June 20 (Bloomberg) -- The Norwegian krone tumbled the most in four years against the dollar and euro after central bank Governor Oeystein Olsen said the key policy rate will be at the “current level, or somewhat lower, in the year ahead.”
Norway’s currency weakened beyond 6 per dollar for the first time since August and slid to the lowest level since October 2008 versus the Swedish krona. Norges Bank kept its benchmark rate at 1.5 percent today and predicted it would be 1.38 percent in the fourth quarter, versus an earlier forecast of 1.45 percent.
“The price action has been quite extreme,” said Michael Sneyd, a currency strategist at BNP Paribas SA in London. “The language showed a bias towards the prospects of a rate cut. A lot of the market was expecting the Norges Bank to remove this scope, so that was a big surprise.”
The krone slumped 4 percent to 6.0133 per dollar at 4:51 p.m. in London, the biggest decline since Dec. 18, 2008. The Norwegian currency dropped 3.3 percent to 7.9388 per euro after sliding to 7.9694, the weakest since May 2011. It slipped as much as 2.1 percent to 1.0941 Swedish kronor, the least since Oct. 23, 2008.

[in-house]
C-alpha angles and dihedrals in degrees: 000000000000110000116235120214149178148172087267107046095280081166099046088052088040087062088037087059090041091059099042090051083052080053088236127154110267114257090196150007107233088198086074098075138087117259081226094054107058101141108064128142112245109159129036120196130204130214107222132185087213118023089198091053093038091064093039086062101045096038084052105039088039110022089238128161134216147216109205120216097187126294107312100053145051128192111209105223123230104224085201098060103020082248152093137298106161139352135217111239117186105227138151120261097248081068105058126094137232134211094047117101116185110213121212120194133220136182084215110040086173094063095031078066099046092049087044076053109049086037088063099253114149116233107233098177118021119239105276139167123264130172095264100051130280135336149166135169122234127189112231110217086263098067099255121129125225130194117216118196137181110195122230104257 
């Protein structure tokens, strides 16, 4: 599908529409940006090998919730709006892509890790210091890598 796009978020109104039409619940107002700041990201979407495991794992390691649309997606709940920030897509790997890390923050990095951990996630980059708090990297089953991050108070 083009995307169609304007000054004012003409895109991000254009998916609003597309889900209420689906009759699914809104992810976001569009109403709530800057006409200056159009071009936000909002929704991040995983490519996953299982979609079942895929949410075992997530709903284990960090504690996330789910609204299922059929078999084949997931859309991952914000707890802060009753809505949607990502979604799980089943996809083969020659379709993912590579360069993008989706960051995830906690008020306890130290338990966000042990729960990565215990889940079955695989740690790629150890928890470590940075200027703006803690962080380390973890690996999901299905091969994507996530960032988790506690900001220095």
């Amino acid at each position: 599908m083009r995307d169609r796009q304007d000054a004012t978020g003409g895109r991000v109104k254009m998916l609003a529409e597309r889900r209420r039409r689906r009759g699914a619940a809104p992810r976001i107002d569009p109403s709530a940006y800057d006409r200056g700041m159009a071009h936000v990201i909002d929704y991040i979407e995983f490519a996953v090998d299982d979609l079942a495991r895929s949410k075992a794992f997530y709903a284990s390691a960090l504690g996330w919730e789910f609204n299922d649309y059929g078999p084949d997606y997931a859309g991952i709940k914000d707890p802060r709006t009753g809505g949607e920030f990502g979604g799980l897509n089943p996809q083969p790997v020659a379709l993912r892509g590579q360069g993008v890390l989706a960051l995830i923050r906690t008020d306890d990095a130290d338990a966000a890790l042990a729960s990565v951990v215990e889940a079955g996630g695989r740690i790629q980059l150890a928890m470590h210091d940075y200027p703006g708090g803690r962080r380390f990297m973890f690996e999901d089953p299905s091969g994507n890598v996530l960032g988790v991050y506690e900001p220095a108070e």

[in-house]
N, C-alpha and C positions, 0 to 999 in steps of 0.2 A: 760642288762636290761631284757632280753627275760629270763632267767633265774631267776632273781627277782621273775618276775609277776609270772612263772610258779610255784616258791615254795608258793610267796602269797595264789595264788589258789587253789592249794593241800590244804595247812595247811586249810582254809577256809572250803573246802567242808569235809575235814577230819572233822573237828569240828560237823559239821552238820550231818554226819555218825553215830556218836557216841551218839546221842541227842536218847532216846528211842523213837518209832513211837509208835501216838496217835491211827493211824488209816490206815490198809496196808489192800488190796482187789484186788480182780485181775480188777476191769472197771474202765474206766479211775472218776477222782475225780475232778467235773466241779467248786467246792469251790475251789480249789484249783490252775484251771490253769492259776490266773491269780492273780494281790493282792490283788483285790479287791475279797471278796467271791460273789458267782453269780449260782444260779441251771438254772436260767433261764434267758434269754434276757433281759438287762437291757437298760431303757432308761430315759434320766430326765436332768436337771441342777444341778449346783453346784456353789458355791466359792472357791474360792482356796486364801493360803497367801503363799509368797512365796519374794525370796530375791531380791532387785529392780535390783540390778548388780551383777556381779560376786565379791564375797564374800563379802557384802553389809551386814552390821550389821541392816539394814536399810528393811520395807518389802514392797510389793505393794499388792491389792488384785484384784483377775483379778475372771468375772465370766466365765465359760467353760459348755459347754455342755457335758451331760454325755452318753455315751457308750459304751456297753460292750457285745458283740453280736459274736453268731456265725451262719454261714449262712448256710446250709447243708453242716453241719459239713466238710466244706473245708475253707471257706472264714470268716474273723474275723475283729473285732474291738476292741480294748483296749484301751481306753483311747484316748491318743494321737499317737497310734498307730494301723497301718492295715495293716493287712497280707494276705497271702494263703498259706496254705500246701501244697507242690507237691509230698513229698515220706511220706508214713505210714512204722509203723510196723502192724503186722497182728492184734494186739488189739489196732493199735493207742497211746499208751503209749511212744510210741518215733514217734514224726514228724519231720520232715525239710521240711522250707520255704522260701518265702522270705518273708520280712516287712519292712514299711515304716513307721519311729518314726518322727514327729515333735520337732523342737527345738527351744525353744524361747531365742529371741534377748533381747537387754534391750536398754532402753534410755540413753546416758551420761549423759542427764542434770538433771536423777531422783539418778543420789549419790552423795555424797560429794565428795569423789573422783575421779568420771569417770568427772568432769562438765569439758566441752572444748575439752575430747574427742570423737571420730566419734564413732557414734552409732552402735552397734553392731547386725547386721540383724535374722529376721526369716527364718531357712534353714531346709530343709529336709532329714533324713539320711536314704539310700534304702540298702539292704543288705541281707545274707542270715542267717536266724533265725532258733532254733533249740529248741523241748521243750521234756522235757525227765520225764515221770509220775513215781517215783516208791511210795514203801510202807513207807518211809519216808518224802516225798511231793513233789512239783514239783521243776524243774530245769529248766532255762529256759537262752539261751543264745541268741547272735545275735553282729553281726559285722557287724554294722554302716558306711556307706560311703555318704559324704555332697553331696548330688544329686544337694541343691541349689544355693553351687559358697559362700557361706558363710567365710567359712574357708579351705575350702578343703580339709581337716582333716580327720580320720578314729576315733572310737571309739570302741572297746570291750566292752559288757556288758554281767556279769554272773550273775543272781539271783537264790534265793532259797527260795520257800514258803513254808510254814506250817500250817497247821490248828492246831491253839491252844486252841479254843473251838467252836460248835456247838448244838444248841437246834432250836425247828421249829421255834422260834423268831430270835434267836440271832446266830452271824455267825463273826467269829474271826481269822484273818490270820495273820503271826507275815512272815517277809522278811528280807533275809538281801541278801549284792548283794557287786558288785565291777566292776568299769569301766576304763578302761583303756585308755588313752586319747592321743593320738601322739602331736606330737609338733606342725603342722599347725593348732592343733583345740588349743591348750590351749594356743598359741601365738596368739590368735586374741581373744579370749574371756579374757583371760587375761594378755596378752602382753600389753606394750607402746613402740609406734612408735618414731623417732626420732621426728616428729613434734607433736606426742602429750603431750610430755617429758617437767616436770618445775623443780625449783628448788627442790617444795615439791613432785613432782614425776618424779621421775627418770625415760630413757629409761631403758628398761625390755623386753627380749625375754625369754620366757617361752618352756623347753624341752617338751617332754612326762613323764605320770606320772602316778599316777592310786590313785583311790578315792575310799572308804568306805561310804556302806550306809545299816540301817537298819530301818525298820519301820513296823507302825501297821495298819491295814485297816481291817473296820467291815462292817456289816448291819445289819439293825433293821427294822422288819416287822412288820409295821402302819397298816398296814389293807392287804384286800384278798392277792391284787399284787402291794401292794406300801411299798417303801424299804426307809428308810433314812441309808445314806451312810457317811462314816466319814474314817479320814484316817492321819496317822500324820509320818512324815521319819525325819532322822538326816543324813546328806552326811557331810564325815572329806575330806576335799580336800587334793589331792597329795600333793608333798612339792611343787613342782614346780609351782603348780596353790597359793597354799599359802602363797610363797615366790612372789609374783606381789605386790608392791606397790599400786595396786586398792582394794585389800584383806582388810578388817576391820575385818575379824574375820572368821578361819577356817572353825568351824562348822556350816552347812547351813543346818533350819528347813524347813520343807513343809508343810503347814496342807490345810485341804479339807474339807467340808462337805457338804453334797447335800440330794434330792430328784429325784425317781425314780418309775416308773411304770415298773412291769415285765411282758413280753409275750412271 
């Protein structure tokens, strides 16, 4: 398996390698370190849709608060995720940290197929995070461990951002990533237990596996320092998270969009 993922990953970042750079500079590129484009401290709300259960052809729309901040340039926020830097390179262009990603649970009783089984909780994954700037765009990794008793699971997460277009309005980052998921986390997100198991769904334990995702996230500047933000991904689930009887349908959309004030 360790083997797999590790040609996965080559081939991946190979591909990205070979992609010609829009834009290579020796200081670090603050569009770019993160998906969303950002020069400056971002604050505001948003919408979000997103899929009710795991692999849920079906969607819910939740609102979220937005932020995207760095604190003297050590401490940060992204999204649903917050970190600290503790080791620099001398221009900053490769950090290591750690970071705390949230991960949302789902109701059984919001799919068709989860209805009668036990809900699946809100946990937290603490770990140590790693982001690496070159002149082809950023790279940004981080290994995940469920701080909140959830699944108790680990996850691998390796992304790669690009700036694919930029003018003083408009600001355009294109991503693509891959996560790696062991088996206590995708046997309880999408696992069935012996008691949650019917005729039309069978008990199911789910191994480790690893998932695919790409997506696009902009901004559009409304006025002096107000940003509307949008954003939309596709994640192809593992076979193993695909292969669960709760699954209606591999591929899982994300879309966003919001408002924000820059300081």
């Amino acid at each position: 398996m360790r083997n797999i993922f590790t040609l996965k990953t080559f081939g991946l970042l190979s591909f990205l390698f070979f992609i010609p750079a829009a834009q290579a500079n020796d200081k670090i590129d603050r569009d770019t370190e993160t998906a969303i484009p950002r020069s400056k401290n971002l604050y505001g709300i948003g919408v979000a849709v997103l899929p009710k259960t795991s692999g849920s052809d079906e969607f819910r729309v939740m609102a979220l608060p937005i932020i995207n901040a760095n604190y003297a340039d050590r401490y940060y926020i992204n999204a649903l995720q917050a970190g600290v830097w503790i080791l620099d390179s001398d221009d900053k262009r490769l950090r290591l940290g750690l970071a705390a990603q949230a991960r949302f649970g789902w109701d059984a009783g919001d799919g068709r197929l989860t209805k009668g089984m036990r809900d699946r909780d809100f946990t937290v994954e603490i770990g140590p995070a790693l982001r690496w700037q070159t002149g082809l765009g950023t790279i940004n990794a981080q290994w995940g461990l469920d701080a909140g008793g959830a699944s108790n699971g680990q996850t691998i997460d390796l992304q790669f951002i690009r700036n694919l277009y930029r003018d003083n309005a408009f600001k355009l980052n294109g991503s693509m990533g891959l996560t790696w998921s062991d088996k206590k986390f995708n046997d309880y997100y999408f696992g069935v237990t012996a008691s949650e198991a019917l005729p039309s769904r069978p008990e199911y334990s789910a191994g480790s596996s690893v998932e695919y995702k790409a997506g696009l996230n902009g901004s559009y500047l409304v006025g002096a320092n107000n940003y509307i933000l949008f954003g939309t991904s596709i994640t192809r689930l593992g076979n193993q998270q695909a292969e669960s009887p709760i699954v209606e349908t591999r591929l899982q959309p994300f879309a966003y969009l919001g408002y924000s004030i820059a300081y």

Analysts had already been revising down their forecasts for the krone. Norway’s currency will end this year at 7.44 versus the euro, according to the median of 40 estimates in a Bloomberg News survey. That compares with a median prediction of 7.25 per euro at the end of 2012.
Olsen has kept the benchmark rate unchanged for more than a year while saying the central bank is ready to act to prevent krone gains from undermining its inflation target and the economy. Norges Bank, which targets 2.5 percent inflation, said underlying inflation will be below 2 percent through 2016.
“The krone had been a favorite long for many months and the position is still unwinding,” said Brad Bechtel, managing director at Faros Trading LLC in Stamford, Connecticut, referring to a bet the currency would gain. “Today in particular you had the Norges Bank hint at the potential for rate cuts in the future. I think the krone took that statement pretty hard.”
The dollar surged versus all of its major peers today after the Federal Reserve signaled yesterday it was moving closer to reducing monetary stimulus that has debased the U.S. currency.
The krone has weakened 3.5 percent this year, according to Bloomberg Correlation-Weighted Indexes that track 10 developed-nation currencies. The euro and the U.S. dollar both strengthened 5.2 percent.
To contact the reporter on this story: David Goodman in London at email@example.com
To contact the editor responsible for this story: Paul Dobson at firstname.lastname@example.org